The vast majority of the Montagnard asylum seekers remaining in Cambodia will be forcibly deported to Vietnam, thwarting the UN refugee body’s efforts to relocate 36 people with serious claims to a third country, according to an email leaked to the media yesterday.
The email, from a UN High Commissioner for Refugees (UNHCR) staffer, says that Ministry of Interior Secretary of State Ouk Kimlek penned a letter saying the government would not allow the UNHCR to bring all 36 Montagnards – all with strong asylum claims – to a third country.
There were seven exceptions – three already recognised as refugees, and an additional four who were granted refugee status on appeal. However, 29 people are “slated to be forcefully returned to Viet Nam”, the email read.
In the email, the staffer, who requested anonymity due to the sensitivity of the issue, says that the UNHCR will look to bring those seven to an unspecified safe third country as soon as possible, but points out that the rejected Montagnards – a mostly Christian ethnic minority from Vietnam’s central highlands – “have good grounds for fearing persecution but have been rejected at first instance and on appeal despite the documented risks on return to Viet Nam”.
“By rejecting their claims, Cambodia can return these people . . . under the pretence that they are not refugees which constitutes a grave error in judgment in each of the cases,” the email read.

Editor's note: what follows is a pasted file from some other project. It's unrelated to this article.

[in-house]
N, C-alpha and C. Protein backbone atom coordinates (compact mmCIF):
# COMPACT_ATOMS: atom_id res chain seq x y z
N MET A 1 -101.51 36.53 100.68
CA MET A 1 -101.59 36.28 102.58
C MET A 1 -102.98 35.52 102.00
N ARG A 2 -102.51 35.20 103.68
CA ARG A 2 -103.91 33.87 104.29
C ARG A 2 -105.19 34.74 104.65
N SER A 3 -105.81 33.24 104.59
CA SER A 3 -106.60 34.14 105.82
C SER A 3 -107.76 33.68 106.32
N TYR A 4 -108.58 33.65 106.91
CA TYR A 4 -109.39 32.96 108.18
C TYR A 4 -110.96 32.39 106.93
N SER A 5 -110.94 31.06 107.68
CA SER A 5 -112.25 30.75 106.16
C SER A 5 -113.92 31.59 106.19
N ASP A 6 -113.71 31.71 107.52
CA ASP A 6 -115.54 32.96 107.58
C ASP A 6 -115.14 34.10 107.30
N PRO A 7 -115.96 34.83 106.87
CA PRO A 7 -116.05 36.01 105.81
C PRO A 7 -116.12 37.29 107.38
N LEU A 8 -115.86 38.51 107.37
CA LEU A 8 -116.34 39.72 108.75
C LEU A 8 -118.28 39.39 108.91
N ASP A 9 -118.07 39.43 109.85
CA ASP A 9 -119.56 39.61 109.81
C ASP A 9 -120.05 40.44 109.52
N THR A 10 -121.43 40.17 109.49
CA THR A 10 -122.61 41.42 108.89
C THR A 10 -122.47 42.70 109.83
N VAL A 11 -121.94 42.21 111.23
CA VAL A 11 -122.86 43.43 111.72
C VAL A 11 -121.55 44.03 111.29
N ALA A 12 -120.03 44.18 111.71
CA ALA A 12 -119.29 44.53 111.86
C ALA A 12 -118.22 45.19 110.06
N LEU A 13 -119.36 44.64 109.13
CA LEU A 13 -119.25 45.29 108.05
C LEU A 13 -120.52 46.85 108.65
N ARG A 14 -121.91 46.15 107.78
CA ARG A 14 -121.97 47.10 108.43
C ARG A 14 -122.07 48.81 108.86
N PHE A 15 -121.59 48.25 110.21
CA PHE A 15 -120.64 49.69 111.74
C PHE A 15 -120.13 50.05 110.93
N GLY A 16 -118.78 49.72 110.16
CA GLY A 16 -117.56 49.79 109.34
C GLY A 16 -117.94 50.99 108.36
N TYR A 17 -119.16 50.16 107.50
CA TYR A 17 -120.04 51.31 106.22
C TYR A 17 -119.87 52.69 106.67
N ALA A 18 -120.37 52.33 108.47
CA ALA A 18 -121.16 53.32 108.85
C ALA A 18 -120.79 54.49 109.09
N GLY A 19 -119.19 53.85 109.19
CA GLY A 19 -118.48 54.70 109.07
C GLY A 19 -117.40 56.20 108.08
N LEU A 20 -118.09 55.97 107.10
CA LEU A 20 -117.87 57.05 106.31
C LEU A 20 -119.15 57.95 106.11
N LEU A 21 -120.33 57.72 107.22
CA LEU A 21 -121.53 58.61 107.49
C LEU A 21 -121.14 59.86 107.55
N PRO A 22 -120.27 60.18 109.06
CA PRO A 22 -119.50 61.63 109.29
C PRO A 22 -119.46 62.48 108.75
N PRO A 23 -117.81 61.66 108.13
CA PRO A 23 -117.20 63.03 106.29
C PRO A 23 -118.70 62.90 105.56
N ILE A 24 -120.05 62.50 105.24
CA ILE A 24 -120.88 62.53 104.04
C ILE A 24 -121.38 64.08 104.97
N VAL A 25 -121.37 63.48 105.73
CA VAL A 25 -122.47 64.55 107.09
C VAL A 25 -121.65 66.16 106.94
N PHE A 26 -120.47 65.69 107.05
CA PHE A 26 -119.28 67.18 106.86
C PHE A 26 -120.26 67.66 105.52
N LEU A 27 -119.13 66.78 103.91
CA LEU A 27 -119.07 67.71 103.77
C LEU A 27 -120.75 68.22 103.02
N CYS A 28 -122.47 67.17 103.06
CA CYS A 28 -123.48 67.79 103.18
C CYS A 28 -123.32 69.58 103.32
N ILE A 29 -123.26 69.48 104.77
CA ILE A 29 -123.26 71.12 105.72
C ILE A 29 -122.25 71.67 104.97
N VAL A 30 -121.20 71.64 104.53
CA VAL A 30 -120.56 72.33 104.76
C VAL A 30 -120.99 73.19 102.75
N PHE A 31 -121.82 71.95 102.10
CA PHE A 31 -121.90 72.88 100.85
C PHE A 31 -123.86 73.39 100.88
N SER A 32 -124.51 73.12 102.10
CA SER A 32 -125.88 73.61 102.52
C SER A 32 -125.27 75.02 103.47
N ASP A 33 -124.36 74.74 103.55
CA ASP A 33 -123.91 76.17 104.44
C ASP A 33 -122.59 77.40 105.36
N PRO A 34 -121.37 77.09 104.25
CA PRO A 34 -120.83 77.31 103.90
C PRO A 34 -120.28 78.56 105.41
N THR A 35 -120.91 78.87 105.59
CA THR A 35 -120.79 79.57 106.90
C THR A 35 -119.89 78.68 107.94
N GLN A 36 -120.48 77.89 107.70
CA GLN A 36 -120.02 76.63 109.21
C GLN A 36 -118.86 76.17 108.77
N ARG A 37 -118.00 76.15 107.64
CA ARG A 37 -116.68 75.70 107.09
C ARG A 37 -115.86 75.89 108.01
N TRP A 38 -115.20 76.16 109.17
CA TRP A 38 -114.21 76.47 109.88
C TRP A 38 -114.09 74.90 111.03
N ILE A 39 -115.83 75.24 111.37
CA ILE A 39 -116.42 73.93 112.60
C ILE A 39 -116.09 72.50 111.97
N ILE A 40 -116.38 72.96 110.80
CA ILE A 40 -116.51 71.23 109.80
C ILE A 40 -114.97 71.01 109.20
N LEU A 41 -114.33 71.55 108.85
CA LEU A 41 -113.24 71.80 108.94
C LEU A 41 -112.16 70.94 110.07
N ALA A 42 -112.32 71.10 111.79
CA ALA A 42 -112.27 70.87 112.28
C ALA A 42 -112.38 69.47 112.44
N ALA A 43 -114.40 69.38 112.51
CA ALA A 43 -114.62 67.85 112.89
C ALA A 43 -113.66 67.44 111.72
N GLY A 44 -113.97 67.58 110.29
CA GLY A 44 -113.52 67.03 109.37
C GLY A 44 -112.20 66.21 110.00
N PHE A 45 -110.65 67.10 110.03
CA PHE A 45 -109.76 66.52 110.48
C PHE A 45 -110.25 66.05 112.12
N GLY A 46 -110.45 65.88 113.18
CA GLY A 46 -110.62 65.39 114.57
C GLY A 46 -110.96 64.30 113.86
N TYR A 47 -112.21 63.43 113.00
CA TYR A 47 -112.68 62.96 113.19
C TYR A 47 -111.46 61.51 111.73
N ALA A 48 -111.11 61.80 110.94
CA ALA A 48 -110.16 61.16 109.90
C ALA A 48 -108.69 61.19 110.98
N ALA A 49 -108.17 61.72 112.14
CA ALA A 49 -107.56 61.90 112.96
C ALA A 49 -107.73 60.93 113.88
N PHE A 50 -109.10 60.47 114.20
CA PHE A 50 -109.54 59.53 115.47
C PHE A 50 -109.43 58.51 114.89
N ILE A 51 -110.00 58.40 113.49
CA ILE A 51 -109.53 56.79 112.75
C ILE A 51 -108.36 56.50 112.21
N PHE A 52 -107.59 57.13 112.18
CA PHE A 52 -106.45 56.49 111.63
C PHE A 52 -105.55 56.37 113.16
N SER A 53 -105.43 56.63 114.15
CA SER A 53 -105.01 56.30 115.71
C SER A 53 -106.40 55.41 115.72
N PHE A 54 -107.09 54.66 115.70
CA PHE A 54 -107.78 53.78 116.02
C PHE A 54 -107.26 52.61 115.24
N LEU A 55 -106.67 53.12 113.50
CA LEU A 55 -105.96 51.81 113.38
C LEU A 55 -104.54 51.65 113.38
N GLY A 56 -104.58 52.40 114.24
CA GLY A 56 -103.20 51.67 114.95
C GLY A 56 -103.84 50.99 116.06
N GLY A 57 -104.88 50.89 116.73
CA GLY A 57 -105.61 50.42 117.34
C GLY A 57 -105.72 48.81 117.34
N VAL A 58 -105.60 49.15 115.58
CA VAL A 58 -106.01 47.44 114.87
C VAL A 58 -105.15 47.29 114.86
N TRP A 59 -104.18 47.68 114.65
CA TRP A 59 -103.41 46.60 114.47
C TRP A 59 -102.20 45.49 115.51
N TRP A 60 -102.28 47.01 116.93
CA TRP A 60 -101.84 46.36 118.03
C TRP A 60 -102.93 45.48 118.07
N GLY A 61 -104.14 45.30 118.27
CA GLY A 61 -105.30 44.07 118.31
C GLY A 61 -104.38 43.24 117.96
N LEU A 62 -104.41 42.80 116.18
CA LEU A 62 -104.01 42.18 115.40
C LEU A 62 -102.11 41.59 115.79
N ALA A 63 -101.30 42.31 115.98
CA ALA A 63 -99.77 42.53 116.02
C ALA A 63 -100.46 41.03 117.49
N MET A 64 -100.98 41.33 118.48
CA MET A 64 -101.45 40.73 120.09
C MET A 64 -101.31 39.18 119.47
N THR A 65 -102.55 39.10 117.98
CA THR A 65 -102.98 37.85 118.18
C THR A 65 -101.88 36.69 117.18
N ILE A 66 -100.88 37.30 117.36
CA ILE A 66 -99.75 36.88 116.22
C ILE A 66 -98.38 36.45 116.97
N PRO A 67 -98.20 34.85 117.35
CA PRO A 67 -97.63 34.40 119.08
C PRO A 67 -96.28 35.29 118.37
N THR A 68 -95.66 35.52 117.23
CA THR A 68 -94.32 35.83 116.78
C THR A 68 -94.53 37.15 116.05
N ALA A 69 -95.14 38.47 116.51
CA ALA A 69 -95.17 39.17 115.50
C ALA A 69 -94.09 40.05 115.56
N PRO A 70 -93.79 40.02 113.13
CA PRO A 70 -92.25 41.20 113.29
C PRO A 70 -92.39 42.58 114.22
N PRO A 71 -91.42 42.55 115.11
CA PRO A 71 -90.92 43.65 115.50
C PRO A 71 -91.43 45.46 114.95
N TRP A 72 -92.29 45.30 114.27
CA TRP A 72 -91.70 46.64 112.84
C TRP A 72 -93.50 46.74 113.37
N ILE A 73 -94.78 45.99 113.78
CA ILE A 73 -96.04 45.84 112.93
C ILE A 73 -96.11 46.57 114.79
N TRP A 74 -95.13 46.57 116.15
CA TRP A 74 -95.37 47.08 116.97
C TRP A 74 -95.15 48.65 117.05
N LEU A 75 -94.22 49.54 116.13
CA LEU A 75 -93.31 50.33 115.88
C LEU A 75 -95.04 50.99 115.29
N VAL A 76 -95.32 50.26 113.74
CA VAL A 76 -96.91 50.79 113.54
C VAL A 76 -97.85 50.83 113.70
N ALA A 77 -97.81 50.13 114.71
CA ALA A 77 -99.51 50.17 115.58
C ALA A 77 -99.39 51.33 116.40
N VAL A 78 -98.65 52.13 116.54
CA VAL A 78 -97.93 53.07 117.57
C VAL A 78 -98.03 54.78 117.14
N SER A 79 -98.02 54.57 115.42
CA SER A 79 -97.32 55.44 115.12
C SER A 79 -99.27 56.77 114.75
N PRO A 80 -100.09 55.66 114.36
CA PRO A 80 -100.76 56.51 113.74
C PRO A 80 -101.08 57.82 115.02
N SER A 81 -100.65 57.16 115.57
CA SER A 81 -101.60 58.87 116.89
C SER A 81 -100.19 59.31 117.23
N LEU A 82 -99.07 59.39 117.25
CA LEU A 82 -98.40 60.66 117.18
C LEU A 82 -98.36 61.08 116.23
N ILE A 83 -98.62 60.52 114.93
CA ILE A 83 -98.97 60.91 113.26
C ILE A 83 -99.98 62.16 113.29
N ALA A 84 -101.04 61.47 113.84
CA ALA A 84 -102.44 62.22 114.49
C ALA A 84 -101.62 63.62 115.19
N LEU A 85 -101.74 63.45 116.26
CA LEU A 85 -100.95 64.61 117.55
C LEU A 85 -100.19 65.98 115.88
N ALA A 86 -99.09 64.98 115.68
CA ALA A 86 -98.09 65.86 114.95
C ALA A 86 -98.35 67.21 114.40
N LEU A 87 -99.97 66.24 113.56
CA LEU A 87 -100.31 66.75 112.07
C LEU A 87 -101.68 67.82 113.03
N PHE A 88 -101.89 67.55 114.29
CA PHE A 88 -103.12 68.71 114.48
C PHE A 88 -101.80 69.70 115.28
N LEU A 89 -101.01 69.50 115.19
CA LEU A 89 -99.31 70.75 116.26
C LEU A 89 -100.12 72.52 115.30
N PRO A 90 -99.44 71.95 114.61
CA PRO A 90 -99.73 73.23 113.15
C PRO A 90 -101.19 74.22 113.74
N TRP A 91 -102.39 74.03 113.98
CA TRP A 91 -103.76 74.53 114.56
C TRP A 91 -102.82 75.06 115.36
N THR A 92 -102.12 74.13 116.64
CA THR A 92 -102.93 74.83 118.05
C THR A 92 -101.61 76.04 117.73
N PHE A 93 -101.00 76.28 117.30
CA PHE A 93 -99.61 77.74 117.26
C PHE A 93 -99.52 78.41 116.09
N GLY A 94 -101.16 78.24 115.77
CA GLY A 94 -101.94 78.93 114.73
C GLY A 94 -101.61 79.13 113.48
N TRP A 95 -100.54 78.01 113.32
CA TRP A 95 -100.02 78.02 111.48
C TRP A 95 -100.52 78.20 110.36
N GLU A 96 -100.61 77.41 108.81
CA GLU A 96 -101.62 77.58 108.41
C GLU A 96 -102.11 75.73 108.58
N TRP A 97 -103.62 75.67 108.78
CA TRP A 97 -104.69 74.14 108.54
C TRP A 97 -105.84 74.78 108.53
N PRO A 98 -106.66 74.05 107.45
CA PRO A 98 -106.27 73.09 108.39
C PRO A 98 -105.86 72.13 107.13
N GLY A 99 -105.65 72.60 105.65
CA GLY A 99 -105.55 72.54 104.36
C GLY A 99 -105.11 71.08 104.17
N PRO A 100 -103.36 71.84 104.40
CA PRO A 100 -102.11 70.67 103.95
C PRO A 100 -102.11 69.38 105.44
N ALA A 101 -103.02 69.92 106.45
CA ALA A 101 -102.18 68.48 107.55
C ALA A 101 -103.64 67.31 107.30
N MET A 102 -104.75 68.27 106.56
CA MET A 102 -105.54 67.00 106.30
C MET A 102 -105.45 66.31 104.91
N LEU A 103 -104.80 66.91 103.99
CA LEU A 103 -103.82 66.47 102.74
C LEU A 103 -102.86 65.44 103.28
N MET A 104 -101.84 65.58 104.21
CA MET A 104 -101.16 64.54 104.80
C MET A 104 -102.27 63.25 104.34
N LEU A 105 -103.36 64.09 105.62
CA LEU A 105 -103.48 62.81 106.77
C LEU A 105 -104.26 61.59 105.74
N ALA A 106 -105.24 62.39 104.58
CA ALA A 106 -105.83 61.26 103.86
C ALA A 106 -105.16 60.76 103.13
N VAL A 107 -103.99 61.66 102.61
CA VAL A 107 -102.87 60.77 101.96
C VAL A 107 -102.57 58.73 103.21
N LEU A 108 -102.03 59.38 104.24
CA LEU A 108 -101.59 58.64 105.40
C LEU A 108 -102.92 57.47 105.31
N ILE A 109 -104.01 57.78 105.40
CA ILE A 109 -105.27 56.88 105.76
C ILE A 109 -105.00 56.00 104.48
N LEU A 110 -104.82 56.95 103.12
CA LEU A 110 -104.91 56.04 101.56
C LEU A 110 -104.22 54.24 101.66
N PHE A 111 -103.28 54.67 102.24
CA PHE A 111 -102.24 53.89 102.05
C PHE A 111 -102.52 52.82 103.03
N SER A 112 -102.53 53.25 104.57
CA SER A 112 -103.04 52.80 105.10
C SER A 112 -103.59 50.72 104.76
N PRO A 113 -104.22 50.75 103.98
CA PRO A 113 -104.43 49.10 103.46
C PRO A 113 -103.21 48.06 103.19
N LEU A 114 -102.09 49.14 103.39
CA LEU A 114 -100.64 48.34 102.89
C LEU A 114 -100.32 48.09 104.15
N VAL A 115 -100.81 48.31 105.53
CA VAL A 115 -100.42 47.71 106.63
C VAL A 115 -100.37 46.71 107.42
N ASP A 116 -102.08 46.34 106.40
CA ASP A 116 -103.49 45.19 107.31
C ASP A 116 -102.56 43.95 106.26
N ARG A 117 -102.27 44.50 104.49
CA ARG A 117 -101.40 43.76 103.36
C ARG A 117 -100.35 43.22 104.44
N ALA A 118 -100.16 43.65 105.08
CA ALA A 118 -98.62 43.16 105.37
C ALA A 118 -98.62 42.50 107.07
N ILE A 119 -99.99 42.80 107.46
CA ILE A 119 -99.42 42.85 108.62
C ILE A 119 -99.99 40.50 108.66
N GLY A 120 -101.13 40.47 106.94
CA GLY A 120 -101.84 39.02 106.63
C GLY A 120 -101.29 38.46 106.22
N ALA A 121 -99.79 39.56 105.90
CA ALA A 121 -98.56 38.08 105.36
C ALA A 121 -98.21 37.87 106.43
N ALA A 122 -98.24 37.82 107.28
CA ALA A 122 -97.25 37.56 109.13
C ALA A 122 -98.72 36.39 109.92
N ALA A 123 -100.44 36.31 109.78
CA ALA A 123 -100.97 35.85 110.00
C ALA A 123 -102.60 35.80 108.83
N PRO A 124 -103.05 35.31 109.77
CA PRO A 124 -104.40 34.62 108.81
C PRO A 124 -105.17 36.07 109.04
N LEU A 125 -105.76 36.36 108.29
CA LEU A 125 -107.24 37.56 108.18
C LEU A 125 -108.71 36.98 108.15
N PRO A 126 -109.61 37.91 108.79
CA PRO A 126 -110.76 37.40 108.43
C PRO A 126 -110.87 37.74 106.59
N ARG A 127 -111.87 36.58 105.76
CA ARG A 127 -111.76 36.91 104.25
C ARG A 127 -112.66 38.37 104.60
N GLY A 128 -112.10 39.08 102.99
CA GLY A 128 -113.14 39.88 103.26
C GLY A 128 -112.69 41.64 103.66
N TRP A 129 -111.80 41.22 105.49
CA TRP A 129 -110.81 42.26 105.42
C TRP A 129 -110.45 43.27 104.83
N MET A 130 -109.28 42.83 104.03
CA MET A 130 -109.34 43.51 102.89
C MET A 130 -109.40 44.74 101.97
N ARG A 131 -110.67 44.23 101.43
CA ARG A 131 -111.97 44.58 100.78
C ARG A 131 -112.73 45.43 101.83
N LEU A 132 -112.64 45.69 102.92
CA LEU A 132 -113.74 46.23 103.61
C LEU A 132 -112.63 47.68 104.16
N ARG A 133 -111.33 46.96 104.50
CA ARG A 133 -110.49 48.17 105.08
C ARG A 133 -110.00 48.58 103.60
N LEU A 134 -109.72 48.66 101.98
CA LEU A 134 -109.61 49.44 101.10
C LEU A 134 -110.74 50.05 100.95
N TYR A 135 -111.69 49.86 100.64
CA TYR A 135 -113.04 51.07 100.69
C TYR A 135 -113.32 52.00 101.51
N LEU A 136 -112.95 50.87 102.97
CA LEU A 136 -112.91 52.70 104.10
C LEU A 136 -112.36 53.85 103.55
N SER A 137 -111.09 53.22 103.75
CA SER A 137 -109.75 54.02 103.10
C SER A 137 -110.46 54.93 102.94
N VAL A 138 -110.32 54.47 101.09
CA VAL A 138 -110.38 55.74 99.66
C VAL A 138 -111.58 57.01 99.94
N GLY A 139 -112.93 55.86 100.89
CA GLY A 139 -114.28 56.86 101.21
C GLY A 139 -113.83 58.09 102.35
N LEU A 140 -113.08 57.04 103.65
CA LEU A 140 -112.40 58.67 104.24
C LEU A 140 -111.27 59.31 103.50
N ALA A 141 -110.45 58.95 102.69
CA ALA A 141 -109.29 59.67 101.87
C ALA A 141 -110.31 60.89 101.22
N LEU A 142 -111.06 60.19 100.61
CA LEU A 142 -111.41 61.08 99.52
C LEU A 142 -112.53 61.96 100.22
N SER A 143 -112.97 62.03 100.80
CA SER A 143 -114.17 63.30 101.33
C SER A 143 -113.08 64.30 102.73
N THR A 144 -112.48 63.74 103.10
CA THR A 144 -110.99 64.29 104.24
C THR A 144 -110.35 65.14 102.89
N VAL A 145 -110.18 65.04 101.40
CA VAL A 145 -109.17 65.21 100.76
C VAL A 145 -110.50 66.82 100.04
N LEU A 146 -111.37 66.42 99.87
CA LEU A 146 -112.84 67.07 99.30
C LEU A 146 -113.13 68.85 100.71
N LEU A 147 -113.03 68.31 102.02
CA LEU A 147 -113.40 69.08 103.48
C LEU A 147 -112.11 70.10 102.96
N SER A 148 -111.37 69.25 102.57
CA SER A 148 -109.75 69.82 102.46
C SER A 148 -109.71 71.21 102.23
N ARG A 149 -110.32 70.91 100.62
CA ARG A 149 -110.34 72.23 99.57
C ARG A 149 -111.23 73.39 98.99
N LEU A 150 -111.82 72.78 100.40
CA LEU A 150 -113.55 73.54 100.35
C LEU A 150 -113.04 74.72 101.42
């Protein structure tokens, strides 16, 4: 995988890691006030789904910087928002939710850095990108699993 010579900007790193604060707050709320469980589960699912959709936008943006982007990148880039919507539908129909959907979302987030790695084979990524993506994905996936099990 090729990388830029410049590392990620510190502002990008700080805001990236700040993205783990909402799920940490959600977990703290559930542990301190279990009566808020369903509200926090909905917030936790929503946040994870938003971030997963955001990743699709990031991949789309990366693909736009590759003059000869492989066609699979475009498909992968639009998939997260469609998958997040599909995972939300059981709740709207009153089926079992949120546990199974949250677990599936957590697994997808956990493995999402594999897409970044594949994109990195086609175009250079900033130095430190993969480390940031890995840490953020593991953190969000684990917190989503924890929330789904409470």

The email, part of which The Post has withheld due to ongoing efforts to help the asylum seekers, says the UNHCR is still pursuing the relocation option, “although Cambodia considers the matter resolved and expects these refugees to return to Vietnam”. A UNHCR request for a joint appeal review with the Refugee Department was never accepted, the email says.
Sister Denise Coghlan, of the Jesuit Refugee Service, said she was saddened by the news. “I think many of the people . . . have extremely serious cases and will face extreme consequences if they are returned to Vietnam, and I think Cambodia is failing in its duty as a signatory to the Refugee Convention,” she said.
Among those refugees are people who have spent more than a decade locked in Vietnamese prisons and who have been tortured, she said. “I am amazed that Vietnam still exercises so much political power over Cambodia,” Coghlan added.
“I think the Cambodian government should do everything in its power to allow the UNCHR to exercise its mandate and remove the people safely out of Cambodia.”
Also yesterday, a Montagnard man whose asylum claim was rejected was deported to Vietnam, according to Uk Hai Sela, head of investigations at the Ministry of Interior’s Immigration Department. “Yes, we sent him this morning,” he said, adding he was taken via the Bavet border checkpoint.
Hai Sela said he did not know anything of the rejected 29 Montagnards. The Interior Ministry’s Kimlek, along with spokesman Khieu Sopheak, could not be reached late last night; nor could Foreign Ministry spokesman Chum Sounry or Refugee Department Director Tan Sovichea.
The remaining Montagnards are part of the hundreds that fled Vietnam in 2014 and 2015. More than 130 have been “voluntarily” returned with the assistance of the UNHCR, while 13 were granted asylum and shipped to the Philippines. An additional 50 fled Cambodia for Thailand earlier this year, fearing their claims would be rejected.
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